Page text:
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We will investigate the dependence on pollinators, as well as pollinator visitation rates to crops planted in a community garden. An estimated 94% of plant species in tropical communities and a third of global food crops rely on insect pollination. Much research has provided data displaying that pollinator-attracting crops increase pollinator visitation, resulting in a higher crop yield. We hypothesize that by planting crops that attract pollinators -such as wildflowers- we will observe a larger diversity of pollinators and their influence on crop yields. This will display the overwhelming effects that pollinators have on the global food supply. We plan to fulfill our objectives by partnering with Lanier Career Academy in April and utilizing their vegetable garden, which will be planted with adjacent flowers to attract pollinators. In order to collect our data, we will use systematic methods to measure pollinator diversity and interactions with the plants at the Lanier Career Academy. Our project will provide substantial information on the effects of pollinator-attracting plants and their influence on crop yields, reflecting the dependence of the global food supply on a smaller scale. We predict pollinator-attracting plants will substantially increase the population and diversity of pollinators. Our partner will benefit by allowing us to provide a substantial amount of information on the influence of pollinators, as well as the effectiveness of pollinator-attracting crops. This project will also allow our partner to save money by using a more self-sustaining method of attracting pollinators.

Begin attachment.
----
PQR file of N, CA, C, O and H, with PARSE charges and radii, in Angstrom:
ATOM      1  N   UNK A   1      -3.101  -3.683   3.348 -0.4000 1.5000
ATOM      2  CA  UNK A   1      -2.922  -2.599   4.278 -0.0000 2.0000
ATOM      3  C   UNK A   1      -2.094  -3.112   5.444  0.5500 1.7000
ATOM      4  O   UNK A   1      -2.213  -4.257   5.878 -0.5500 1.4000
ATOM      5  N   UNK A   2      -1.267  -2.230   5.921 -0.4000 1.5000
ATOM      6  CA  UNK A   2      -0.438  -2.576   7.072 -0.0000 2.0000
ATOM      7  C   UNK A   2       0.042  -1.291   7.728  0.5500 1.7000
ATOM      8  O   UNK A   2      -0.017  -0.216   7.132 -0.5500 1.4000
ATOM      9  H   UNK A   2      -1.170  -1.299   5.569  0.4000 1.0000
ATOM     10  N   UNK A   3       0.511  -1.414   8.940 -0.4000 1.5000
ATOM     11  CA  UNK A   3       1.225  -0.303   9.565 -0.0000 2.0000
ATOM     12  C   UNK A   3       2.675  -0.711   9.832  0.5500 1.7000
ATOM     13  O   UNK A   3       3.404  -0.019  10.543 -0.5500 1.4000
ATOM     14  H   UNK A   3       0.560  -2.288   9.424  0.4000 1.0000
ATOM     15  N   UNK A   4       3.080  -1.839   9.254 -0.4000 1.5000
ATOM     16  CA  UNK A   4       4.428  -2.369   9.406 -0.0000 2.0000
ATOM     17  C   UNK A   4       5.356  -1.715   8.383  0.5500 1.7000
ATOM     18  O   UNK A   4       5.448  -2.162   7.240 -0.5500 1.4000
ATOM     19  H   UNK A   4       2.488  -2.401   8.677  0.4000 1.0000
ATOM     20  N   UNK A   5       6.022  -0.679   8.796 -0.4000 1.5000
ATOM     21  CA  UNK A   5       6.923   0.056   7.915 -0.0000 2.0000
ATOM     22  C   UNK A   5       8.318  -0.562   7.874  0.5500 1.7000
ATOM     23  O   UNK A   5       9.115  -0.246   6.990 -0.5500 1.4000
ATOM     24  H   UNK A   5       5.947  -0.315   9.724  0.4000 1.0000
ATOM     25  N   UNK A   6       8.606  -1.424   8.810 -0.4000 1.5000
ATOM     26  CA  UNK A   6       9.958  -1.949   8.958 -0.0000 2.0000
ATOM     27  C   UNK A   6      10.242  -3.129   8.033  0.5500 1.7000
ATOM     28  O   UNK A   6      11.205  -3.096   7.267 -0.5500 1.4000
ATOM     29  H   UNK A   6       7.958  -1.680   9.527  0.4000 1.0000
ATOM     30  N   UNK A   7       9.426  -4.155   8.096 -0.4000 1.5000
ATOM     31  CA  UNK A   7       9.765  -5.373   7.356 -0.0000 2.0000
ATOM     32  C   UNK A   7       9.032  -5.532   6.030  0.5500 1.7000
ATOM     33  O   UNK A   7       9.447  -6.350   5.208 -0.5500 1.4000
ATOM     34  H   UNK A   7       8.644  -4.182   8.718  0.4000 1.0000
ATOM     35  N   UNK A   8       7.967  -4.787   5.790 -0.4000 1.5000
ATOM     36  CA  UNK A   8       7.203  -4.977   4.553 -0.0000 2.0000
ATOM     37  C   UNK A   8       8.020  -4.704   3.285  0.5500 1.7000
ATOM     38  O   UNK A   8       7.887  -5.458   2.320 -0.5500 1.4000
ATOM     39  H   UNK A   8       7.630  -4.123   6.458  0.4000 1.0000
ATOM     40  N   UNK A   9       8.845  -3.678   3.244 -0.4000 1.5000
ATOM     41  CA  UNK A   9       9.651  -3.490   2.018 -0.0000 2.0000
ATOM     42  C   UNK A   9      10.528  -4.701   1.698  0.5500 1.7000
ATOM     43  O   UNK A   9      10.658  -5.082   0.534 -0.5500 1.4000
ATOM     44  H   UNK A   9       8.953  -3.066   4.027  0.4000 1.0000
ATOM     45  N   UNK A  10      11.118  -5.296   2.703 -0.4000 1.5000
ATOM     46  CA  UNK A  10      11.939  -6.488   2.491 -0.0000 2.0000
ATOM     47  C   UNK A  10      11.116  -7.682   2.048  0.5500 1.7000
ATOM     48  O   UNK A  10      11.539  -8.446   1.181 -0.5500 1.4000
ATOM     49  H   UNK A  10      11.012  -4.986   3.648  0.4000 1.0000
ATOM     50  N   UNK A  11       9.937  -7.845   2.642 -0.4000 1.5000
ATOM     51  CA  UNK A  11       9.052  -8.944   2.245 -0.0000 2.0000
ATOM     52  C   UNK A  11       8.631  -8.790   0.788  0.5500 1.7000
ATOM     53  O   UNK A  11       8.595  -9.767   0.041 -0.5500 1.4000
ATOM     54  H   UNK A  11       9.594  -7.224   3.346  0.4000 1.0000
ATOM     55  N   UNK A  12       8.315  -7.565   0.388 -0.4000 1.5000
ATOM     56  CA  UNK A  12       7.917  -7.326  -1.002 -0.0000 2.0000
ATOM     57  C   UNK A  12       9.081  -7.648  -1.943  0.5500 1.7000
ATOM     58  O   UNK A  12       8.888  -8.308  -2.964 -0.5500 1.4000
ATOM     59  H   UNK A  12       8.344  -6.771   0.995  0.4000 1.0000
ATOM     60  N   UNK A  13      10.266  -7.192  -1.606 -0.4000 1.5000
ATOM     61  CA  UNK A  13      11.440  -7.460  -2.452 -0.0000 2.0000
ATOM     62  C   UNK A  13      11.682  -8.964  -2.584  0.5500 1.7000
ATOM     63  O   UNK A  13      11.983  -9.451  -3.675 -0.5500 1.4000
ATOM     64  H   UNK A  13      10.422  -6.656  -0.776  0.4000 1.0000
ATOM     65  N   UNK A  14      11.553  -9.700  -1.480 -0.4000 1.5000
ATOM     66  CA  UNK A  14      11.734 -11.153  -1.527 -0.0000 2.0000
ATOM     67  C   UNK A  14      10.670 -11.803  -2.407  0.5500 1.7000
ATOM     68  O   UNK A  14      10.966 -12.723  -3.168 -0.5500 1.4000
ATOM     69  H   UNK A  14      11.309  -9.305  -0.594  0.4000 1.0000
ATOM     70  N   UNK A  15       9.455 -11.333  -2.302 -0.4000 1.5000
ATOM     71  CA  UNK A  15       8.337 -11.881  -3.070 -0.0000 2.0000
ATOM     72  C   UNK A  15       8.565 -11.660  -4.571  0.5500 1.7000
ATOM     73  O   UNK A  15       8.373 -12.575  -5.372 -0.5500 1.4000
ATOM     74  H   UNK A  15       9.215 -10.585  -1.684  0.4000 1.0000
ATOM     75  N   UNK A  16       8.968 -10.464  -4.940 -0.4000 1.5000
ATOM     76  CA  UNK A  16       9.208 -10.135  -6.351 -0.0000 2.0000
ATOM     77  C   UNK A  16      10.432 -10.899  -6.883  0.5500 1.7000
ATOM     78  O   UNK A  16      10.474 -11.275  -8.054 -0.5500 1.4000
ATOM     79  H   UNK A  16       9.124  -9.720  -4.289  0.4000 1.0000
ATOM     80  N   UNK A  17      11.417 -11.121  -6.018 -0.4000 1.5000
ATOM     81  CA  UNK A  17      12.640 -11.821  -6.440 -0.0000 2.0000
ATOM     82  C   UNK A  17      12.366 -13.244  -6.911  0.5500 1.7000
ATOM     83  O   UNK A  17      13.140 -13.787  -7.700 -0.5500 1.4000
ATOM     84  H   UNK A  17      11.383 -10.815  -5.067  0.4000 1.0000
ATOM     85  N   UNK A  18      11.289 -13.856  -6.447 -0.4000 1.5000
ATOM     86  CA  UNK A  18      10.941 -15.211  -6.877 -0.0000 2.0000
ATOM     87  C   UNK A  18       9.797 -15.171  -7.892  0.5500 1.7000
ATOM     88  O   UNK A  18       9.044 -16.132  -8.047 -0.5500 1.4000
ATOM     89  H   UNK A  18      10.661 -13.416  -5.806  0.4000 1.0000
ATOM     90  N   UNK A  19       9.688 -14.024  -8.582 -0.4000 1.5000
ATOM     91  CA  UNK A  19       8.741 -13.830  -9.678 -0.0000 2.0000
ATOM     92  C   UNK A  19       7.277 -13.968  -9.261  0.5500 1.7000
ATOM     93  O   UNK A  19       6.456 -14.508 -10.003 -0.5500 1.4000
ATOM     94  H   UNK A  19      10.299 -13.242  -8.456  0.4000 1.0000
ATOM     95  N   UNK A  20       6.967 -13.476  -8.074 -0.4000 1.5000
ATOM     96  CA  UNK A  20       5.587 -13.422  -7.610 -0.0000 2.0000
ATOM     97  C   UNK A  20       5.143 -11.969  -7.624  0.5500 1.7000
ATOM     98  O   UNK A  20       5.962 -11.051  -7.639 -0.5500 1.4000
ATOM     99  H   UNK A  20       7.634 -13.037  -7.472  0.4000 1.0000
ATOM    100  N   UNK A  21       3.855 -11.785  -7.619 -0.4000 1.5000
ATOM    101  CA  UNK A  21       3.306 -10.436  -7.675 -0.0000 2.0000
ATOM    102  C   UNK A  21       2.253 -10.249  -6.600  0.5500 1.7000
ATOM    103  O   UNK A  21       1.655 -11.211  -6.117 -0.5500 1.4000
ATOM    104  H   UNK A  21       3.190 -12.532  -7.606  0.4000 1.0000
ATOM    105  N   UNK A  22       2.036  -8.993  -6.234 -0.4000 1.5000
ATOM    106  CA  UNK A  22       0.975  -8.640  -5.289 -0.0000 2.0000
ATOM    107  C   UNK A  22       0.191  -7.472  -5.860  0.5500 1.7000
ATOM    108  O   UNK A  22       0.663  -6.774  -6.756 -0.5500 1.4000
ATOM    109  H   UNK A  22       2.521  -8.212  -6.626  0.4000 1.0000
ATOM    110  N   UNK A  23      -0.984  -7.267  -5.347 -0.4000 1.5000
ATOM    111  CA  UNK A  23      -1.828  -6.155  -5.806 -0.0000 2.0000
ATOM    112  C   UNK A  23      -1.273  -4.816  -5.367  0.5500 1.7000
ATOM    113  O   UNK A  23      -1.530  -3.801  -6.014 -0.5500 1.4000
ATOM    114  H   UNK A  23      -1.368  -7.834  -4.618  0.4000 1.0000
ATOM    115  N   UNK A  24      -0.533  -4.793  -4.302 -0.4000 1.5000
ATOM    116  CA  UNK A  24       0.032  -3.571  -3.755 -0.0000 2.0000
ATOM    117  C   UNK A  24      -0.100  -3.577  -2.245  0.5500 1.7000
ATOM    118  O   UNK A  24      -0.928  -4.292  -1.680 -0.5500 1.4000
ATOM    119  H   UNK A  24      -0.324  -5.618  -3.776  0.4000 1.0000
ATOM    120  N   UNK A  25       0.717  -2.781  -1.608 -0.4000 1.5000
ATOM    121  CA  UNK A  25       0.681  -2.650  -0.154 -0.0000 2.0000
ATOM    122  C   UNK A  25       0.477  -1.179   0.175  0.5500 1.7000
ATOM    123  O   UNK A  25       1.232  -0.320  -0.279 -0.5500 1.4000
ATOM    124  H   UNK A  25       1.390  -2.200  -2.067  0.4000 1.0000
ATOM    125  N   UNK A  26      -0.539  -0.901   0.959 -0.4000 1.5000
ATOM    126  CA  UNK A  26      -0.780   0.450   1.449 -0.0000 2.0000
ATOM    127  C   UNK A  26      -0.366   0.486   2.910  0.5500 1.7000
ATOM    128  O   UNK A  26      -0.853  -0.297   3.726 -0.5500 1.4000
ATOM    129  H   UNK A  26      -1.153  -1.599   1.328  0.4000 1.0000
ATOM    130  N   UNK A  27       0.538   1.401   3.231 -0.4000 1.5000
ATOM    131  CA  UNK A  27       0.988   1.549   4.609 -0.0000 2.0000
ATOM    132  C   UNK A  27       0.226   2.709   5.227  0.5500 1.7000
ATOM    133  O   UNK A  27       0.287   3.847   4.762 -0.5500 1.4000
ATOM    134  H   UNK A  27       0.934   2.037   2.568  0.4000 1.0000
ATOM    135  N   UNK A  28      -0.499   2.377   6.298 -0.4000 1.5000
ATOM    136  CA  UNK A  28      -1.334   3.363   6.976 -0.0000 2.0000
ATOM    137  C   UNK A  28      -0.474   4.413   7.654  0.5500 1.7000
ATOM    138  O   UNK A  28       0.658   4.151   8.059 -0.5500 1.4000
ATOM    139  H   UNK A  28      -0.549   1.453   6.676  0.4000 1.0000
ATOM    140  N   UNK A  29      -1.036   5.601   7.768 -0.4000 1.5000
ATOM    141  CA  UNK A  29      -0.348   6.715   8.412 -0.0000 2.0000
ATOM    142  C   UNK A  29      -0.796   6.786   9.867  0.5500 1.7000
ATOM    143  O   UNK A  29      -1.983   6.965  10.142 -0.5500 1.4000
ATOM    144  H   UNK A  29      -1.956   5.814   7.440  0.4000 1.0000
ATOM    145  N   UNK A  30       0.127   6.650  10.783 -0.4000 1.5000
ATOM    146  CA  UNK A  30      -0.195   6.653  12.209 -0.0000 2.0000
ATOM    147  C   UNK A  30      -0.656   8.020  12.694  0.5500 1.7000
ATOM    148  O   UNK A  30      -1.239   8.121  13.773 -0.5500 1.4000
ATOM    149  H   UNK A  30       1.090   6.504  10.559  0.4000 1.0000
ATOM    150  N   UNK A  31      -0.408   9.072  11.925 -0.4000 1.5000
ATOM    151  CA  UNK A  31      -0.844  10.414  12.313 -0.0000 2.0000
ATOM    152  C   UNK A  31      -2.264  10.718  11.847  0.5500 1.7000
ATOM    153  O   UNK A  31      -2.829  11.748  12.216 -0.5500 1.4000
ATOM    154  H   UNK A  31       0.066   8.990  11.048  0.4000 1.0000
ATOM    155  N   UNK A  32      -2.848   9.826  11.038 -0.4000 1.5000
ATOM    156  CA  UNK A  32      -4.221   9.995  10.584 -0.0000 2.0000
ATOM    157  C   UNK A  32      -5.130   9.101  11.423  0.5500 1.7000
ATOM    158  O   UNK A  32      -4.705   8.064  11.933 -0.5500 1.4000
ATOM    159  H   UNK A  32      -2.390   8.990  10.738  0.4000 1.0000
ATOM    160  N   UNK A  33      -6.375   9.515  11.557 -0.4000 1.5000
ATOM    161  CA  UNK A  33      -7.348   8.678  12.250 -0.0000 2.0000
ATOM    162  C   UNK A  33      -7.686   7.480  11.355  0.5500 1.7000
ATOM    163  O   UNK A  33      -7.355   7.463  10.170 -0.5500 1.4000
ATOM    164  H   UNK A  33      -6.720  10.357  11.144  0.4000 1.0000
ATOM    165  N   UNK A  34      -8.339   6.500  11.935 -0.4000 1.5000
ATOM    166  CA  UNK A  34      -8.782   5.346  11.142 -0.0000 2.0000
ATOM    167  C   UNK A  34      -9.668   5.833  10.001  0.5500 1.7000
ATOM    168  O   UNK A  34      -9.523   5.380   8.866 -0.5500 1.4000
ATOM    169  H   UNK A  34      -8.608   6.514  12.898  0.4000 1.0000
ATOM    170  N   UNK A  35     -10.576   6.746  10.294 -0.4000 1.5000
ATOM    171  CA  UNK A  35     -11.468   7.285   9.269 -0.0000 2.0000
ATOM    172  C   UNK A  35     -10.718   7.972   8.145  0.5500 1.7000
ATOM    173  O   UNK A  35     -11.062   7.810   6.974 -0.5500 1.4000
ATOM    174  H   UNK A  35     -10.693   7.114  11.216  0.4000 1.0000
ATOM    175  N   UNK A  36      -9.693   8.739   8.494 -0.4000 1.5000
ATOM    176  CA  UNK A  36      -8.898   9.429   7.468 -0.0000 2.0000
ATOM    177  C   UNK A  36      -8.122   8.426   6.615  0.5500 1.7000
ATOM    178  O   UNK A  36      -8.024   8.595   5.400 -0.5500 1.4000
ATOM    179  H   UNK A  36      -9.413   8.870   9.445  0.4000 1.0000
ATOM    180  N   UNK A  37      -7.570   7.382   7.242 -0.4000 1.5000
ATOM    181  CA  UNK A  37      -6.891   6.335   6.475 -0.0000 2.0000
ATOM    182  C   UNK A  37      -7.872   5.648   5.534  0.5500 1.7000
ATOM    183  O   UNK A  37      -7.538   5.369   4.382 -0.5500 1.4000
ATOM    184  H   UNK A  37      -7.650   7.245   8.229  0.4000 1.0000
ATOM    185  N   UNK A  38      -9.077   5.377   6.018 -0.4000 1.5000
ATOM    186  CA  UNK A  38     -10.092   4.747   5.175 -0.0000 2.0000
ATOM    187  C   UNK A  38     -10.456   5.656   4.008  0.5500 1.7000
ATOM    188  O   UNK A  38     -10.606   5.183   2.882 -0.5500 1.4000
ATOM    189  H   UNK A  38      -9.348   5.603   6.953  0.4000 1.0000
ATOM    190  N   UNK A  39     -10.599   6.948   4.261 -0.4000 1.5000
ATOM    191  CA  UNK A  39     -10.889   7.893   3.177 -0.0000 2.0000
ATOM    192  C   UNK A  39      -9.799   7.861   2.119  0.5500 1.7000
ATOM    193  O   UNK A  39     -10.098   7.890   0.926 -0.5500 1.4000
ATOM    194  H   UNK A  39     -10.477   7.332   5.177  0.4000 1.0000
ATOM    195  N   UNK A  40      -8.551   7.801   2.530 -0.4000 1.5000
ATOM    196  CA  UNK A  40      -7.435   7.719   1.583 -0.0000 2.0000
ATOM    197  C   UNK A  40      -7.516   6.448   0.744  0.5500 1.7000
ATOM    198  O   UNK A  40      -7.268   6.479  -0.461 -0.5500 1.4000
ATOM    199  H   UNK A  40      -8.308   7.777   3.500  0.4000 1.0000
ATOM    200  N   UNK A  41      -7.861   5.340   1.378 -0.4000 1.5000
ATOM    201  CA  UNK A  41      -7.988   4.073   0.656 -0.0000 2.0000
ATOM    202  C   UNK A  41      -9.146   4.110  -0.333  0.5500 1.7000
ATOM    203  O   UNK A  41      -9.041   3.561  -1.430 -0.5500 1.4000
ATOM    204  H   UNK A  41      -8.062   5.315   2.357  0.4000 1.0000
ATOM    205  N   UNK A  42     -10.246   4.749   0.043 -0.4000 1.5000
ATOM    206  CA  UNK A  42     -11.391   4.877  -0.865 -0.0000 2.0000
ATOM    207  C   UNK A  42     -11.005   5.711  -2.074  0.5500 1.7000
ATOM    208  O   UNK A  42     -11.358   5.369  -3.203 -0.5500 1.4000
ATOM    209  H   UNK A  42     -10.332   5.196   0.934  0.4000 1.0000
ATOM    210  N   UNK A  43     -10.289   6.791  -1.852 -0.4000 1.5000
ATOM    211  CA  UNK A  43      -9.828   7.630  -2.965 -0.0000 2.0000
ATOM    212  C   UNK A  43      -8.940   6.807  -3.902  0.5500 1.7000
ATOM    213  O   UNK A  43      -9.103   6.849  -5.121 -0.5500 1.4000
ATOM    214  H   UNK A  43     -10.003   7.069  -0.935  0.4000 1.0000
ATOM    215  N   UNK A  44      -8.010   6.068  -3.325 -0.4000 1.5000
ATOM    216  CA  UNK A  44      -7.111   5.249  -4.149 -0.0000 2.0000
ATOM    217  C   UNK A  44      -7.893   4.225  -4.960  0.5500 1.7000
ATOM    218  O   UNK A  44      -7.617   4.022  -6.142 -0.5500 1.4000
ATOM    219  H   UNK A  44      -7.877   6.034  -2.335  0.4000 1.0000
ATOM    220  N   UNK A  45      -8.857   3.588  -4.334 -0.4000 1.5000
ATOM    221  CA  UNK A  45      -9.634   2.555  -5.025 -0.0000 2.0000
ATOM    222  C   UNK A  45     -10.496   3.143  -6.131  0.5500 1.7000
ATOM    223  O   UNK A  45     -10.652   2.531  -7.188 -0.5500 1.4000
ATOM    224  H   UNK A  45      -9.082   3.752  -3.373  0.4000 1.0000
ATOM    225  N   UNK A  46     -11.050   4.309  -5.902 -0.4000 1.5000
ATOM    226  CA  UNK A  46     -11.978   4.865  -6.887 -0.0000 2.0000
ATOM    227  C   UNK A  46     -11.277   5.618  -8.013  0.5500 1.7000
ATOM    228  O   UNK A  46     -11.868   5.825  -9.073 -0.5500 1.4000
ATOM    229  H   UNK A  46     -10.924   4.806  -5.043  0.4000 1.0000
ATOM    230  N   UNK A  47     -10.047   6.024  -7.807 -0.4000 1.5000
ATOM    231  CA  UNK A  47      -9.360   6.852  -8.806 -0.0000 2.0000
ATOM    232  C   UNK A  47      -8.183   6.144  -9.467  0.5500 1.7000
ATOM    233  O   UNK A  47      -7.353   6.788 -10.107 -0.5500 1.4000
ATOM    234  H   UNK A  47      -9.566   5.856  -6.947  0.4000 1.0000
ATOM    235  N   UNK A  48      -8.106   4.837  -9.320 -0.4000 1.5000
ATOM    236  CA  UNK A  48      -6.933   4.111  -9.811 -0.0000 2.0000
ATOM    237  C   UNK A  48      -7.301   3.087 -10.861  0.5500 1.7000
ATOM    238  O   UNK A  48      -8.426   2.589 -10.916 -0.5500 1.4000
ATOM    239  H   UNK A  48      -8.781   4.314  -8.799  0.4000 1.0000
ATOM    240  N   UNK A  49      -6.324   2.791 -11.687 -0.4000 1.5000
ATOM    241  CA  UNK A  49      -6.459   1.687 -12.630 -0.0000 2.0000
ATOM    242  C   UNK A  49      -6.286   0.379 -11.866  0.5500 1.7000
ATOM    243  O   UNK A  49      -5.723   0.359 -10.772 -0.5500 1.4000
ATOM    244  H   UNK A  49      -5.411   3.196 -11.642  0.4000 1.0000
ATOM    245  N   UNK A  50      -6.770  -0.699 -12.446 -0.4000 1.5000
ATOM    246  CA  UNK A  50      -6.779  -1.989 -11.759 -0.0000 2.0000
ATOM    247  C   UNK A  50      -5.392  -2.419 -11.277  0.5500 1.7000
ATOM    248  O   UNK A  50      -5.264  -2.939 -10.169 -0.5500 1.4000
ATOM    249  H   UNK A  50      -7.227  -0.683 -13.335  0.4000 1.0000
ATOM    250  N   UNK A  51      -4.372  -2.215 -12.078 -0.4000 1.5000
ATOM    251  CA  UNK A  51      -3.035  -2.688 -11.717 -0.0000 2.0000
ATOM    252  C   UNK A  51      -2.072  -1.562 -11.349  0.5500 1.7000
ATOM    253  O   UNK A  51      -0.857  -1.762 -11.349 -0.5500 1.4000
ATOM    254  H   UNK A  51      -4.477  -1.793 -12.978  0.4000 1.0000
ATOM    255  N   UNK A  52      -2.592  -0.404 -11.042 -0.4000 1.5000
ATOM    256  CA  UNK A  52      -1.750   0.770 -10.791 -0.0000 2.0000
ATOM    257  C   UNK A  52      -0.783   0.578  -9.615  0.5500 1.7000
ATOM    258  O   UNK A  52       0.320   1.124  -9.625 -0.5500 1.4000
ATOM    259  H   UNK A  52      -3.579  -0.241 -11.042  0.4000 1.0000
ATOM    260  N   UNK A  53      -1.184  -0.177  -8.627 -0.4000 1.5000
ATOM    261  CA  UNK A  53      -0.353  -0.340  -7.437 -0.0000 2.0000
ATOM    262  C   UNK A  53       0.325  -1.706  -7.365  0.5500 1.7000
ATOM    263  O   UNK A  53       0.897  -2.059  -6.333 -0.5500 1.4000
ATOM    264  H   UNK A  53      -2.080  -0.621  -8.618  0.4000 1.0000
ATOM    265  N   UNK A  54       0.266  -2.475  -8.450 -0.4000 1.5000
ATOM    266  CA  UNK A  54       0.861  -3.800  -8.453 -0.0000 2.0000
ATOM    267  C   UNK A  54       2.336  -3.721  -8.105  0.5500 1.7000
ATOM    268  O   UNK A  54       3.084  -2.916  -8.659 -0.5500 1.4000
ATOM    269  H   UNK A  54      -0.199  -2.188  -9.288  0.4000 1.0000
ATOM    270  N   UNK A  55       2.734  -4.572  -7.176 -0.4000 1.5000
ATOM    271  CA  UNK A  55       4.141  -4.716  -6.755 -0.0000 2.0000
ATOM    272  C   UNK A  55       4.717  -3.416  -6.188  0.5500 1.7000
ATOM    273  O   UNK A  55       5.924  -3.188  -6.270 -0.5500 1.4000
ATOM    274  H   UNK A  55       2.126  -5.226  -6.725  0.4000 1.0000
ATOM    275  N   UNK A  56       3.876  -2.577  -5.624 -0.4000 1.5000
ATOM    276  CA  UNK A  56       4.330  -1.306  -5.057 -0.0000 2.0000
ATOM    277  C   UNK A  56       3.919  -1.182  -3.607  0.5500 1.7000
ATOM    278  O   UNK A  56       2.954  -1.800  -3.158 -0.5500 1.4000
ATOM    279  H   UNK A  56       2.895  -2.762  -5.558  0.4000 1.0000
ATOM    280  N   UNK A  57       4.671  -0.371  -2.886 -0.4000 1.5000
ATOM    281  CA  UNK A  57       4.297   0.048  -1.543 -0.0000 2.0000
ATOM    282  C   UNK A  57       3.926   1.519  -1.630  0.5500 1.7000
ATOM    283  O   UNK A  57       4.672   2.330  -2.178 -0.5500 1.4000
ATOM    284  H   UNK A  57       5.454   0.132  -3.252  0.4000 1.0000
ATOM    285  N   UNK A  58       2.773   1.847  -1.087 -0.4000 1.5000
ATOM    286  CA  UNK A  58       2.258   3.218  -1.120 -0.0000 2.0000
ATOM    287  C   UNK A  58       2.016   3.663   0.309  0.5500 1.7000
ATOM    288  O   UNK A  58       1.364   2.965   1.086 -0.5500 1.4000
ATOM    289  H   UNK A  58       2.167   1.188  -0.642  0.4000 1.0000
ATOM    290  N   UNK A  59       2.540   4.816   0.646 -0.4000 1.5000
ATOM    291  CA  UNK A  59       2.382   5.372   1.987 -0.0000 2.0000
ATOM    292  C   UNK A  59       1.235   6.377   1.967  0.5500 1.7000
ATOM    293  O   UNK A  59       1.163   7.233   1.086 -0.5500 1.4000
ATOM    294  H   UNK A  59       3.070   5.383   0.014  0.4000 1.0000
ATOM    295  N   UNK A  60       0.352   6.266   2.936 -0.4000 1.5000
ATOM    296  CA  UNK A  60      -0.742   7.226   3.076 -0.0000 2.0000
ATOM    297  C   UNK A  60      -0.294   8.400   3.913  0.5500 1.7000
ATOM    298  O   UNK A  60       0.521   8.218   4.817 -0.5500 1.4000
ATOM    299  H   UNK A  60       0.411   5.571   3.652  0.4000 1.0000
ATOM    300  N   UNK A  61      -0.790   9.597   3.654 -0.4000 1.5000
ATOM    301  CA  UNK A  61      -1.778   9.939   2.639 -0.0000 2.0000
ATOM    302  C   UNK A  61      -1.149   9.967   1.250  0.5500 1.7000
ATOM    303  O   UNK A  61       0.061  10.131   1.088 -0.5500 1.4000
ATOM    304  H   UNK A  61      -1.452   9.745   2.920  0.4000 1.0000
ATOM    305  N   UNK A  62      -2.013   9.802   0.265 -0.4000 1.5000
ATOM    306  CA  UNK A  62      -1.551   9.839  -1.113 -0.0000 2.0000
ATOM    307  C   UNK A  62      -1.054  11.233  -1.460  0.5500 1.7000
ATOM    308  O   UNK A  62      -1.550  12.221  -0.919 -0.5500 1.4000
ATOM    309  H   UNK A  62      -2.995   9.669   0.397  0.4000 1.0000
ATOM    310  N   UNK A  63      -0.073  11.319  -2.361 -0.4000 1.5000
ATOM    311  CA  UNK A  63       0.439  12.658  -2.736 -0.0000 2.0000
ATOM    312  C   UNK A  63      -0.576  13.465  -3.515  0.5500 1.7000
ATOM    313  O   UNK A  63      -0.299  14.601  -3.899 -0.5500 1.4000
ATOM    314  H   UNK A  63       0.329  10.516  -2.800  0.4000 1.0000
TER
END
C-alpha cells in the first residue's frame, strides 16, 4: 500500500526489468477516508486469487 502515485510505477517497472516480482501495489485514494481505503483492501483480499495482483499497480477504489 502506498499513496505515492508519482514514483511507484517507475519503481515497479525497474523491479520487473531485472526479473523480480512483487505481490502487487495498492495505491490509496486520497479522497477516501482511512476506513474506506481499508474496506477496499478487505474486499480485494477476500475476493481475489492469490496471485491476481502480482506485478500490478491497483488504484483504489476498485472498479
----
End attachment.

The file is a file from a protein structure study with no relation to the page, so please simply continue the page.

This is a metadata-only record.



  • Subject
    • Biology

  • Institution
    • Gainesville

  • Event location
    • Nesbitt 3110

  • Event date
    • 25 March 2016

  • Date submitted

    18 July 2022

  • Additional information
    • Acknowledgements:

      Evan Lampert